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Latest News - January 2012

January 3, 2012
Local Target store faces more labor charges
Source: Source: Crain’s New York
By: Daniel Massey

The National Labor Relations Board has added to charges that the retail giant improperly tilted the playing field before a unionization vote failed at its Valley Stream, L.I., location.

The National Labor Relations Board has added to charges that retail giant Target violated the law in the run-up to a failed unionization vote at its Valley Stream, L.I., location last year, alleging that supervisors interrogated workers about their support for the campaign and threatened to close the store if the union came in and organized a strike.

Other new unfair-labor-practice charges pertain to an employee handbook that was revised in 2009 and contains policies prohibiting employees from sharing confidential company information with each other. The confidentiality policy, which comes with penalty of termination or prosecution, could prevent workers from discussing their salaries with each other, making organizing more challenging.

The new charges are part of a consolidated complaint that was issued Friday, which also includes previous allegations against Target in connection with its supervisors' conduct in the period before the election last June. All of the charges will be heard at a hearing before an administrative law judge Feb. 1, unless a settlement is reached beforehand.

A Target spokeswoman said the retailer did not break any laws. “We believe this was a fair process resulting in a fair election in which our team members rejected unionization,” the spokeswoman said. “We continue to believe these allegations are without merit and will present the facts during the hearing process.”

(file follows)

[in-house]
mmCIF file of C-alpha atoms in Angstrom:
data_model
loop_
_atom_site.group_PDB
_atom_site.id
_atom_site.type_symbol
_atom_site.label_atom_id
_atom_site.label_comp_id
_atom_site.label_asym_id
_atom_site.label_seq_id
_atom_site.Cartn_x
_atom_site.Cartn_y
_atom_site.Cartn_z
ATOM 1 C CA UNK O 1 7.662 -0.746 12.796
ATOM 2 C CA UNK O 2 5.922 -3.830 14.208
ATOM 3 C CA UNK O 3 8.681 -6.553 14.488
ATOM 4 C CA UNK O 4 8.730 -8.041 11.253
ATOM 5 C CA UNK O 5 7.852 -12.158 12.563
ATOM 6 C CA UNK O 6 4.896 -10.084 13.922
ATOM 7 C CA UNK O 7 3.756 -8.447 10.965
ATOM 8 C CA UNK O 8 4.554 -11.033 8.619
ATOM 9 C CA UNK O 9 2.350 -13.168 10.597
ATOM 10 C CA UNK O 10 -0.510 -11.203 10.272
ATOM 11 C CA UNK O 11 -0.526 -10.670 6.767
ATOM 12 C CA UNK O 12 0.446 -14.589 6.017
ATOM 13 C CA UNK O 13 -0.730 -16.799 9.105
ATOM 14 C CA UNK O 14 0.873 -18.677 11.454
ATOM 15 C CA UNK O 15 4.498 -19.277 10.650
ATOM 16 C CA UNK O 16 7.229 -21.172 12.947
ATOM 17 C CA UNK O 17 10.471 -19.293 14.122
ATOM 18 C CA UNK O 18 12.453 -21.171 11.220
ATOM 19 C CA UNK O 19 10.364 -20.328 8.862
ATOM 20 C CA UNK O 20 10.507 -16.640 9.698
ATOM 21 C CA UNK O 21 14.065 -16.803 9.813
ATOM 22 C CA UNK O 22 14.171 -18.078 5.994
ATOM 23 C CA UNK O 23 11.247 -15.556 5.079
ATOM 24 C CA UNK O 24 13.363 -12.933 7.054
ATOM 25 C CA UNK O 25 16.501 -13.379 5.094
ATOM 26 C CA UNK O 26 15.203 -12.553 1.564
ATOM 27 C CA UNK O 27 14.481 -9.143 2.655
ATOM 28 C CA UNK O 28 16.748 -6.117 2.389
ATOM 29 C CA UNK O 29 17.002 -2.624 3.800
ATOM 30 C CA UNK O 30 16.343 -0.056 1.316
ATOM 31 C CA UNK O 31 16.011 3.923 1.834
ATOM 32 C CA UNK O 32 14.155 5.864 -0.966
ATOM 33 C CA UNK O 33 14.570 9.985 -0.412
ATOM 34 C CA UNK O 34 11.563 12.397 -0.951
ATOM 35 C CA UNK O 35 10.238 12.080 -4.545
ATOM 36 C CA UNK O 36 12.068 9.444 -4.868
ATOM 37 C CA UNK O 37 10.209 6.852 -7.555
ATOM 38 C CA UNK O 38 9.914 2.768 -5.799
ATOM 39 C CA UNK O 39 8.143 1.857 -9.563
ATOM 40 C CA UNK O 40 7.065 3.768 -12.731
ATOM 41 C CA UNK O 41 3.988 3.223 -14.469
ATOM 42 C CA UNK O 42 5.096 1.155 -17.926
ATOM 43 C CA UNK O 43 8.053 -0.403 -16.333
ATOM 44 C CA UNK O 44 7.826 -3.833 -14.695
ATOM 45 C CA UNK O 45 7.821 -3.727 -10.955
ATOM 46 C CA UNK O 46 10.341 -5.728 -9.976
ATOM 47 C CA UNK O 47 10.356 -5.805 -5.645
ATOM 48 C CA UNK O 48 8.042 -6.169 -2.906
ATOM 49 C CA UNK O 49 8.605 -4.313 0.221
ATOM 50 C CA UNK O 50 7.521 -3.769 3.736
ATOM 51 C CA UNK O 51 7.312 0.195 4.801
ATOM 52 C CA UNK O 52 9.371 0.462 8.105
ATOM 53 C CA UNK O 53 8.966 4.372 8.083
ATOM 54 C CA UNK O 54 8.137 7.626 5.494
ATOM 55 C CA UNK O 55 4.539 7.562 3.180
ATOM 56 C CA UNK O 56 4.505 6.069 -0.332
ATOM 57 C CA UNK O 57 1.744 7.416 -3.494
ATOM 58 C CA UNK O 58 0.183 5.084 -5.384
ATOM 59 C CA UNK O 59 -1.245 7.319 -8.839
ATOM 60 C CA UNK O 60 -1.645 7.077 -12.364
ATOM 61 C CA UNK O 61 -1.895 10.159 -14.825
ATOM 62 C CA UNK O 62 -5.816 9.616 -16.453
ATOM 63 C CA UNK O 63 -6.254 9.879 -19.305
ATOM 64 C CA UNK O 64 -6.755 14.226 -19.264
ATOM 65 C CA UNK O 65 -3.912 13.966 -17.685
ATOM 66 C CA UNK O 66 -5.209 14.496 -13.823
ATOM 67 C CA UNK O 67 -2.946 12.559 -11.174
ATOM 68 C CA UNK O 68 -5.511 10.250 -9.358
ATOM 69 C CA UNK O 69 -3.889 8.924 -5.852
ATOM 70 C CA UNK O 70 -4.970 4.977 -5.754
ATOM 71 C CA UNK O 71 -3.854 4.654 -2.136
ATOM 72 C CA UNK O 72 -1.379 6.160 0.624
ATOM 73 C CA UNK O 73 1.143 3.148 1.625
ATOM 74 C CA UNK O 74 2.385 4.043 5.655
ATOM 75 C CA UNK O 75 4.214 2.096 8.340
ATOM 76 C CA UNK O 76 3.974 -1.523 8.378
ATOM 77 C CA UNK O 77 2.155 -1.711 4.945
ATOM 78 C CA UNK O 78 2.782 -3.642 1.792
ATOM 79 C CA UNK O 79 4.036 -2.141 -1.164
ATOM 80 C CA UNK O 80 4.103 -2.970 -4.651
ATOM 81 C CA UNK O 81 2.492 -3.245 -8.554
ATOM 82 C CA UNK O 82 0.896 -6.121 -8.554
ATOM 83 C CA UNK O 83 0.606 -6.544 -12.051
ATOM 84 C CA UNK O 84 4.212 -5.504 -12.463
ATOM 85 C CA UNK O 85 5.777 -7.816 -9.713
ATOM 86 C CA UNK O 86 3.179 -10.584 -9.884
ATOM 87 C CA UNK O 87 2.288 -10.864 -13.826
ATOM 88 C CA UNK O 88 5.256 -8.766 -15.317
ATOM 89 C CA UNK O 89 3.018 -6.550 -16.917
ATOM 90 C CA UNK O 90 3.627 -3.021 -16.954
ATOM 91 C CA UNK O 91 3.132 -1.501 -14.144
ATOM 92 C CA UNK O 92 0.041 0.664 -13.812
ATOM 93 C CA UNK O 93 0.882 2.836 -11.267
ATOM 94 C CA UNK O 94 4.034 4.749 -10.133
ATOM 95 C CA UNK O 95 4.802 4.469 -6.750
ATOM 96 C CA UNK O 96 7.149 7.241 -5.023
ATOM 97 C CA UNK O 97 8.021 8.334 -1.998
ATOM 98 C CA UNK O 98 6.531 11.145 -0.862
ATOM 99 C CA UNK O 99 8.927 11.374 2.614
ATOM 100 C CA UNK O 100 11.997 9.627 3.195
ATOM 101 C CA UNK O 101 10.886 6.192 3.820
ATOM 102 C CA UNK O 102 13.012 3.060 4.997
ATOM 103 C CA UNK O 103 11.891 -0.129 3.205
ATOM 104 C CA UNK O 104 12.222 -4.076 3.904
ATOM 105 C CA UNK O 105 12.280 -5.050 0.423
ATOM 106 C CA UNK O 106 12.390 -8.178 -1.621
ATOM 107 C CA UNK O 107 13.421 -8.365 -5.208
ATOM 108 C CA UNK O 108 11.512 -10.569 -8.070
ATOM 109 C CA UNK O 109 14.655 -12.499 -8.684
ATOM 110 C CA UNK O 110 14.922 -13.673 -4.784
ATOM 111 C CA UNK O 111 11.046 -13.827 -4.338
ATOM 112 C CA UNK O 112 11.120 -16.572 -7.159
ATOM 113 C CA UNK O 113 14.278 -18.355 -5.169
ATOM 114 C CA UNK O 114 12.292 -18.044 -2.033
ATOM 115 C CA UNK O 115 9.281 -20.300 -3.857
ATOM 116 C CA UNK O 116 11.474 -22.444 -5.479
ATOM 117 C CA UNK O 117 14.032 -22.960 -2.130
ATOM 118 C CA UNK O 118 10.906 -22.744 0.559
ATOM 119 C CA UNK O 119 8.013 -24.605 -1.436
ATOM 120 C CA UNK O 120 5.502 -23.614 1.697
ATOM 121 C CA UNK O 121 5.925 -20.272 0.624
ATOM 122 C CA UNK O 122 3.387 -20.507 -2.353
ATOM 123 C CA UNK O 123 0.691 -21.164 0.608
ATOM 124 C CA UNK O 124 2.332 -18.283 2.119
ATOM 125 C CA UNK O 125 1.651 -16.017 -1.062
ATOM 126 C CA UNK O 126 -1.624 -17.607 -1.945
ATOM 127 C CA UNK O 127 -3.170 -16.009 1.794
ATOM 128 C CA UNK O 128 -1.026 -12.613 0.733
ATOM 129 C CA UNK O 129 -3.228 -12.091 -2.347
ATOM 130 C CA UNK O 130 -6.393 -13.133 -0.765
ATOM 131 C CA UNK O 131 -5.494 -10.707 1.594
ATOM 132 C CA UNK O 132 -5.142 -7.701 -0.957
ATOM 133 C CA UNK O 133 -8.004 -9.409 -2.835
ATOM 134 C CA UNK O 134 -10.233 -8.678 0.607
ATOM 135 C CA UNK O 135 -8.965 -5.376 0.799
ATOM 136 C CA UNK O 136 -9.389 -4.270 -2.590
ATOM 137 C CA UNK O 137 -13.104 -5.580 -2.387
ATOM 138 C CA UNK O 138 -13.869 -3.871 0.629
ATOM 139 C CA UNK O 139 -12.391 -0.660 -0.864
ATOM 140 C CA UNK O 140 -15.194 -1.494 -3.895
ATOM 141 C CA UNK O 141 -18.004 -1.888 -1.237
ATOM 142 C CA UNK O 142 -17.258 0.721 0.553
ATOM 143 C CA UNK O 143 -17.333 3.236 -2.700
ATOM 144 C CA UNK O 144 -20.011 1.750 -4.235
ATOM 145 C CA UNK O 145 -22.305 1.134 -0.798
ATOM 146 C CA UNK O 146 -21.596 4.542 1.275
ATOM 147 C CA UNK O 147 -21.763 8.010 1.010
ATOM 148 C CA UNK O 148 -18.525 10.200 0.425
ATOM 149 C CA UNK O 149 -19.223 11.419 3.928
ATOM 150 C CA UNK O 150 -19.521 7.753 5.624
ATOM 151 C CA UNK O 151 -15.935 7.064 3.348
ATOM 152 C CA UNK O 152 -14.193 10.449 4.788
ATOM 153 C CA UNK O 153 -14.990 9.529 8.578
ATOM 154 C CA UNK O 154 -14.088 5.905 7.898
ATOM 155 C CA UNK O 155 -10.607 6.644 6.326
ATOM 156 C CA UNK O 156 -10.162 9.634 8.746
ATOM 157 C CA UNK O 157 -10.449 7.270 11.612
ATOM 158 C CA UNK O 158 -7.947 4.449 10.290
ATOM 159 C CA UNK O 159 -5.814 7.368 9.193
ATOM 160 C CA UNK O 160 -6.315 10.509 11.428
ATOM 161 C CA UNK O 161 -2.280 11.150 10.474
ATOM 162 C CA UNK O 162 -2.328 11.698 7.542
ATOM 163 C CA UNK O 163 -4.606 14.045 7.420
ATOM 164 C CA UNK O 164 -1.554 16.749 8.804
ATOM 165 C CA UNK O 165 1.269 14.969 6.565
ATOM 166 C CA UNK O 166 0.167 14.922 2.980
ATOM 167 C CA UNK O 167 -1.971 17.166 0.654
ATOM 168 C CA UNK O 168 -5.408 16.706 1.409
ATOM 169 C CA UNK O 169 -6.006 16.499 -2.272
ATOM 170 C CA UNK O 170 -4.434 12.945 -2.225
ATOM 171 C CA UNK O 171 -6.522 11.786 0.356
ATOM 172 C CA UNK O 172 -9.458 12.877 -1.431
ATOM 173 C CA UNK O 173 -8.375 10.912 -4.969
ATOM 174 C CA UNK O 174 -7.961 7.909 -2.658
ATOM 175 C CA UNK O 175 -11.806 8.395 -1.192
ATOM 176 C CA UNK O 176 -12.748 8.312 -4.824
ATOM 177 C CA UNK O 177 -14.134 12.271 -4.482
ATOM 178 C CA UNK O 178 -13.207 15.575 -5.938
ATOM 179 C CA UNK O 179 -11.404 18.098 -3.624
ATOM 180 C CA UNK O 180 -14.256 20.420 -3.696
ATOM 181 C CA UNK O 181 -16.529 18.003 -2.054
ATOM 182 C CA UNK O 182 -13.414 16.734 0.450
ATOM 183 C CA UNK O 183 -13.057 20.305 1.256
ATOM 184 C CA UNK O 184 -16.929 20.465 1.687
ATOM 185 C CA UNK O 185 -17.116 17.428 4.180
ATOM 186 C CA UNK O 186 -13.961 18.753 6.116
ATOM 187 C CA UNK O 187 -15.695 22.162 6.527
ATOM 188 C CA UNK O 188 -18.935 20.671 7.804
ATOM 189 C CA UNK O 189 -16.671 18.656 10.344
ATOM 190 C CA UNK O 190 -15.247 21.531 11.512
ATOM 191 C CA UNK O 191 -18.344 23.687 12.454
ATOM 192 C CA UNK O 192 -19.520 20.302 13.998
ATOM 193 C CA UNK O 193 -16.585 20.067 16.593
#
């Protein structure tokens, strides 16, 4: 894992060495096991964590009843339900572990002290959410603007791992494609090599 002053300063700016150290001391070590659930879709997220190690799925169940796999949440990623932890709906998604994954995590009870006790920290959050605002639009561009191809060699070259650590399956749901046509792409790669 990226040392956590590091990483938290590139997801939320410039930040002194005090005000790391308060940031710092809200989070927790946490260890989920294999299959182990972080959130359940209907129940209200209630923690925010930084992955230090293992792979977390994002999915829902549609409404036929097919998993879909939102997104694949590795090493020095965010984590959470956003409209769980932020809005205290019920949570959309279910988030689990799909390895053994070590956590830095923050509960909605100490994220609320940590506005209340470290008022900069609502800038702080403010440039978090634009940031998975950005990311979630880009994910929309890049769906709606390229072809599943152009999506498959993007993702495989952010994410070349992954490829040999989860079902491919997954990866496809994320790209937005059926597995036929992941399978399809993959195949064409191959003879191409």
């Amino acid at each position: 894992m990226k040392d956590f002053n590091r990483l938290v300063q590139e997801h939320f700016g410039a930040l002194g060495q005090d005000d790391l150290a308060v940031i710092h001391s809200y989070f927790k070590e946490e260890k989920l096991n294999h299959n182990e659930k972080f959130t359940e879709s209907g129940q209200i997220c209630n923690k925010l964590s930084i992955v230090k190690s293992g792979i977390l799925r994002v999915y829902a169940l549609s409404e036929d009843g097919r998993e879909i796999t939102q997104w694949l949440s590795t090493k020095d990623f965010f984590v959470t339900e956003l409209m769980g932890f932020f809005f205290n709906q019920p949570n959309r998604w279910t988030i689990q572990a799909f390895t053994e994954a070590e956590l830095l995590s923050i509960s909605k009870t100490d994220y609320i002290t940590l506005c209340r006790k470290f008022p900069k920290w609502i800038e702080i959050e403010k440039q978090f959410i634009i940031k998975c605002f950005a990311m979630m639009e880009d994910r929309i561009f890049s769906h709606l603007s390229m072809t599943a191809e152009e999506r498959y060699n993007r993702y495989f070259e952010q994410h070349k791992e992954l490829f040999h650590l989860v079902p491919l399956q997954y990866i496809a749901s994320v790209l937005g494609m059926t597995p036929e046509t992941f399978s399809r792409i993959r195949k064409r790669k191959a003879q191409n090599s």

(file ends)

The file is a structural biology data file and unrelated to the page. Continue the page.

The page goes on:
The Valley Stream store would have been the first Target in the country to unionize. A union official did not immediately respond to a request for comment.

The most serious of the new charges alleges that a Target senior vice president threatened employees two days before the election that if they chose the union and there was a strike, the store would close.

Workers handily rejected unionization last June with United Food and Commercial Workers Local 1500, but the union immediately filed an objection to the election, alleging the employer's conduct made a fair vote impossible.

Al DeMaria, an attorney who advises companies on how to remain union-free, said he was “underwhelmed” by the charges in the complaint. But he said that some were likely to stick and that the labor board could decide to overturn the election.

“You're going to have a battle of law on each side,” he said. “A, what was really said, and then B, if you can agree on what was said, was it a violation of labor law?”

Mr. DeMaria said even if the vote is overturned a new election ordered, it's unlikely the union would win. Second elections almost always end up with the same result as the first, he said.

The NLRB is expected to issue a report on the union's objection to the election in the next week or two, said Al Blyer, who retired Friday as board's regional director. Once that happens, the objections are likely to be combined with the unfair labor practices for a hearing before the judge, Mr. Blyer said.

 

 


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